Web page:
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    Quote Originally Posted by Shinola View Post
    I'm sorry to hear about your aunt, ana-mish-ana. I have a family member whose husband treats her poorly, and it's hard to witness.

    The thing I wonder about with Sarkozy's approach is just that if a woman in France is being forced by her husband to wear a burka in public (or if she chooses [!] to wear one, then will the ban on the burka effectively prevent her from going outside her home?
    That is the only thing that worries me about this. What will be the outcome of this ban? These women need to be protected somehow, I have a feeling their spouses won't take too well to this.

  5. #35
    Elite Member ana-mish-ana's Avatar
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    Quote Originally Posted by powerorchid View Post
    I agree with him, he has the right to ban it. Plenty of Muslims world wide do not wear those things. Are they not Muslim?

    It's not a religious thing but a cultural one and if you go live in France you need to abide by that countries laws. Otherwise don't move there!
    I totally agree and that is a problem because I know of people who refuse to assimilate but dont mind the perks living in the West. They are hypocritical as well as hateful. But the thing is I think this is what the extremists want - and to declare that the West hates Islam and there is definitely a war against the religion.
    But what about other religions. For example Sikhs - there needs to be a ban of wearing the Turban because its a religious symbol. If the Burqa is banned then all religions need to be affected because the extremist would use this. Its playing in their hands and these women who are forced to wear them wouldnt be able to go out if they wasnt allowed to wear the Burqa. So it doesnt really help them either way.

    I think there should be more education and imams trained in the West. The problem is that many are supported and paid by regimes like Iran and Saudi Arabia to go into the West to preach their hateful ideaology there is no real opposition to this. Especially if it reaches out to the disaffected youths.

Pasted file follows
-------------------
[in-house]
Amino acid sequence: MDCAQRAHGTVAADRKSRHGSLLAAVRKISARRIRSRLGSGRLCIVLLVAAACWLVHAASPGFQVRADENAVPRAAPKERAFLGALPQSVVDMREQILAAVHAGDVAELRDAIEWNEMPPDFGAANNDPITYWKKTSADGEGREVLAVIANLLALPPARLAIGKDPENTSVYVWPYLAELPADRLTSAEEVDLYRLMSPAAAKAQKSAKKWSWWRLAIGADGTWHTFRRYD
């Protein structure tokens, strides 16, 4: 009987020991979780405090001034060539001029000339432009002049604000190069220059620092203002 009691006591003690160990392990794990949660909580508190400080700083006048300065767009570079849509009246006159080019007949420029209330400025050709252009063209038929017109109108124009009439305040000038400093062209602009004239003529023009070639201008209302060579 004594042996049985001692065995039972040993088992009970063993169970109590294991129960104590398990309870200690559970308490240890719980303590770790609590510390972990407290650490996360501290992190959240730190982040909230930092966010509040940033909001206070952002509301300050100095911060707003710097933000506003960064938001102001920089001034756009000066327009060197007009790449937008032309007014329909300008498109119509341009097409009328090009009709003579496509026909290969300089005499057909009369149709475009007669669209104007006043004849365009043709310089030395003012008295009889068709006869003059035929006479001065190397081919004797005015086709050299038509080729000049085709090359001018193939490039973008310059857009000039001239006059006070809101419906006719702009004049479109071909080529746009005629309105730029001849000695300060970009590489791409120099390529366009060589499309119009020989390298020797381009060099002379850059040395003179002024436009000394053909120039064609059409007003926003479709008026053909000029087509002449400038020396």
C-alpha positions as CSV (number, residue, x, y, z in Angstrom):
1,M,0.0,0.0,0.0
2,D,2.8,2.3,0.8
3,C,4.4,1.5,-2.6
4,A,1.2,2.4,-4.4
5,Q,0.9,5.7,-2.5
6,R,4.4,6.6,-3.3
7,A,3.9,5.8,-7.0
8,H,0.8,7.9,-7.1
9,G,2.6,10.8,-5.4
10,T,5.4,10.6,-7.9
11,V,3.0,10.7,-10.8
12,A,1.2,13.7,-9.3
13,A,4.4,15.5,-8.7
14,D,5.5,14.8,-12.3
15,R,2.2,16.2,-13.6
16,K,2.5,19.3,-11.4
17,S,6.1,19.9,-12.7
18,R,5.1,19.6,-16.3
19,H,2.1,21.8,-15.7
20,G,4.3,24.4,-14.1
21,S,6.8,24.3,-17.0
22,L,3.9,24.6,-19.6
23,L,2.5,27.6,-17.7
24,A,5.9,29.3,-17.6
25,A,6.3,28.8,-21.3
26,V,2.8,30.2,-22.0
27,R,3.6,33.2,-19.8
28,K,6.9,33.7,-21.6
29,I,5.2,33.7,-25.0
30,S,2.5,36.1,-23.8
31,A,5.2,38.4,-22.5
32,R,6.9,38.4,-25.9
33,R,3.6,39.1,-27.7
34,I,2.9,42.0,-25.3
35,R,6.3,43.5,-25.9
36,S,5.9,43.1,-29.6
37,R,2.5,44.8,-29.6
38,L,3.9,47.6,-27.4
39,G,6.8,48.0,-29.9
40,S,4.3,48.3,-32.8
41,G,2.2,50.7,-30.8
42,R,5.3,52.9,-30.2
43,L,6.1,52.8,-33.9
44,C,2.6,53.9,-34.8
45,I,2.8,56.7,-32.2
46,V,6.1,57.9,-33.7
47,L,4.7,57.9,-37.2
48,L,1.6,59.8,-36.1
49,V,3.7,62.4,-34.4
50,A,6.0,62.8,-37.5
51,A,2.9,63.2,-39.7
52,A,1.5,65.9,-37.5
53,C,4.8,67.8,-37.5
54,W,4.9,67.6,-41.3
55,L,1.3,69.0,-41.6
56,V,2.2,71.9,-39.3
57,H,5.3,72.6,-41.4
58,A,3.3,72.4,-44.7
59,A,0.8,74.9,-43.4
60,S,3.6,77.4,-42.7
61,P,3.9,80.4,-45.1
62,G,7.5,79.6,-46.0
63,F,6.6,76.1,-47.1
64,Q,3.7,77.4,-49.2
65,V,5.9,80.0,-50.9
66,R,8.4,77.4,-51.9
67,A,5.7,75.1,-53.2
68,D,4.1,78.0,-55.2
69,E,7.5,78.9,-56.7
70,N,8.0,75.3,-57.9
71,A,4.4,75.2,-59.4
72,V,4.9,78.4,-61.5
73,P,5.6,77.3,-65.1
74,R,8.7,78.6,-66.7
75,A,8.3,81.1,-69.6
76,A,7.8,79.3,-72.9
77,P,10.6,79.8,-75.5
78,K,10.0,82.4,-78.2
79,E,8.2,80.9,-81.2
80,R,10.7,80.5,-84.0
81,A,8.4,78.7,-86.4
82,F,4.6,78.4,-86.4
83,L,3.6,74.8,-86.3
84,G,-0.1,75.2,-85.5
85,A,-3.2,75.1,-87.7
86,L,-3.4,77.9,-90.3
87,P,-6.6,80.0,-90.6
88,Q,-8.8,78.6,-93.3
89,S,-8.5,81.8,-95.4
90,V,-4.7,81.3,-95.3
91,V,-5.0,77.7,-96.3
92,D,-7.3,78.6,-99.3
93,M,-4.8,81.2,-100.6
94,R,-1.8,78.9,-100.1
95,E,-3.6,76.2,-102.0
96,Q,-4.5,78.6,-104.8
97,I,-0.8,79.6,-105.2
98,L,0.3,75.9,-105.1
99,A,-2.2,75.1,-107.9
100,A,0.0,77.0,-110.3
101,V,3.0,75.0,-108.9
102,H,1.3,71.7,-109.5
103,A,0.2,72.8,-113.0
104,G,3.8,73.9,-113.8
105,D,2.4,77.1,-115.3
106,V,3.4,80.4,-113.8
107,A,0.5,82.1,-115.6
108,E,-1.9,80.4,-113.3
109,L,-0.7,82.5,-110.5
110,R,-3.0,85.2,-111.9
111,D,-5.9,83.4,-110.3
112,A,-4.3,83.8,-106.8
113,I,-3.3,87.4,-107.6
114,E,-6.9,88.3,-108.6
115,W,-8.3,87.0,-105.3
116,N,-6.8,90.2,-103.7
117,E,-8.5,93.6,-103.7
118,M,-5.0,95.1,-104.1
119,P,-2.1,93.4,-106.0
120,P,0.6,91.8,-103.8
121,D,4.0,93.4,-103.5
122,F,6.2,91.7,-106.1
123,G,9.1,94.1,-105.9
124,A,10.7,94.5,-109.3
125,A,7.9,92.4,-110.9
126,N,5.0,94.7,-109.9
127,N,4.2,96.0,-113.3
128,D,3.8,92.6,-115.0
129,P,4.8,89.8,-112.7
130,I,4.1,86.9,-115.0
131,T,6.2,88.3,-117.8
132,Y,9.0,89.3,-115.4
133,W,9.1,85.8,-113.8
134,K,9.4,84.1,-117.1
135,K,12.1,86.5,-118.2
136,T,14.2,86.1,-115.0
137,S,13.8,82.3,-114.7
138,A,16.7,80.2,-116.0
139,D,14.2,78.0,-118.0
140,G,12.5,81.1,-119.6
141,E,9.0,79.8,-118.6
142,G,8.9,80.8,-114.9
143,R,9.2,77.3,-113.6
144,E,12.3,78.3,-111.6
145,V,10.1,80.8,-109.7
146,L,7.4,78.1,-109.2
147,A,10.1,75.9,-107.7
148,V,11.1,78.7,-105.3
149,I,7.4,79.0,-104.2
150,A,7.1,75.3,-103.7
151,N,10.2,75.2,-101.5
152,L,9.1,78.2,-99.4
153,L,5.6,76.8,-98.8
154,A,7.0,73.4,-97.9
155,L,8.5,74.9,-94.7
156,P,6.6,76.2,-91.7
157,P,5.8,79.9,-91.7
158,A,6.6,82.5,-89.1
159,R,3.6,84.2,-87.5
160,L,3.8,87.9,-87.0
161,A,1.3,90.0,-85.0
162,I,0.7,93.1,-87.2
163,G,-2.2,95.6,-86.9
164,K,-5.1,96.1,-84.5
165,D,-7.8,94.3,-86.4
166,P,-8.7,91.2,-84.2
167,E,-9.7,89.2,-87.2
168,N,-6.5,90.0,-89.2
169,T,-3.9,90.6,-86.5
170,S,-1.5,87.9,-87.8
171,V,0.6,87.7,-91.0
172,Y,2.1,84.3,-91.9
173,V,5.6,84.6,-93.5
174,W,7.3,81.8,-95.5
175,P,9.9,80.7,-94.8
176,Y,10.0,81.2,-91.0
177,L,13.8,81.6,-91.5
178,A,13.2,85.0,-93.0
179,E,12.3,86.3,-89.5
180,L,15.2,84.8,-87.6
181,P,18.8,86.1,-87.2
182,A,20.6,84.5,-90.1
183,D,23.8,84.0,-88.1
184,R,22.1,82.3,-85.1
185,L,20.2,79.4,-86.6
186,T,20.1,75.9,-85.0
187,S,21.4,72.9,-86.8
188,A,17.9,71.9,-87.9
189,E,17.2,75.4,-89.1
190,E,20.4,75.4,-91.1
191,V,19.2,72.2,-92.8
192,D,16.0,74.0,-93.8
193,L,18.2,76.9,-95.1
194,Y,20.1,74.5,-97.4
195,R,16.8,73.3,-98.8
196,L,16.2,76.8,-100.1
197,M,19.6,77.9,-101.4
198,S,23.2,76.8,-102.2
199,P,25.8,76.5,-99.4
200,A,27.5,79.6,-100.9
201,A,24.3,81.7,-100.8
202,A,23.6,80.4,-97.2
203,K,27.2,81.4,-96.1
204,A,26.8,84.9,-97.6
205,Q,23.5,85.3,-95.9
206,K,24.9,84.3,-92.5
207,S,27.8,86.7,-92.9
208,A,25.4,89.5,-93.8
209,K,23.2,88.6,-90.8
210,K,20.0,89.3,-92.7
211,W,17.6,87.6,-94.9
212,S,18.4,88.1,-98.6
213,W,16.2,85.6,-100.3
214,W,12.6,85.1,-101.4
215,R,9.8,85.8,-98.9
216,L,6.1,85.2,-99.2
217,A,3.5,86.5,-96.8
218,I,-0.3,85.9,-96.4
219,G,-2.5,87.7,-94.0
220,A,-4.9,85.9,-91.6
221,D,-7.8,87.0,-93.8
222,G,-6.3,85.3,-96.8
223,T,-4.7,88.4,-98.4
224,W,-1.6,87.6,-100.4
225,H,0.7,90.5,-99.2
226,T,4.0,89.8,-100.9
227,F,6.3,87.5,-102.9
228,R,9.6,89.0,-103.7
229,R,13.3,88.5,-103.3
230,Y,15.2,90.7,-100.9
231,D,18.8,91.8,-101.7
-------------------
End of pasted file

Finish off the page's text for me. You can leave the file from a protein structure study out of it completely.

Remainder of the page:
6. #36
    Elite Member Wiseguy's Avatar
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    But what about other religions. For example Sikhs - there needs to be a ban of wearing the Turban because its a religious symbol.
    I don't think it's fair to compare a turban to a burqa. A turban doesn't demean men and it does not pose a security concern. Why would you compare the two??

  7. #37
    Elite Member Chilly Willy's Avatar
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    Committing crimes in a burqa is a great idea. We all need to do that in order to get those hideous things banned.

    Quote Originally Posted by january View Post
    Many progressive Muslims see the burqa itself as an attack on Islam and are repulsed by it. I'm of mixed feelings here - I think that people should be free to wear whatever they want, regardless of how stupid I feel it is. I'm not sure if I agree with a government telling someone they cannot wear something. On the other hand, I think the burka is a dehumanizing invention made to debase women and I'm absolutely disgusted by it. I'm not however against the hijab in any way if its worn as a personal decision, I'm not sure why they threw that in there about Qatar. I just cannot believe that any woman in the right frame of mind would agree to wear the burka, it just has to be something that is imposed upon them, so I really feel torn about this.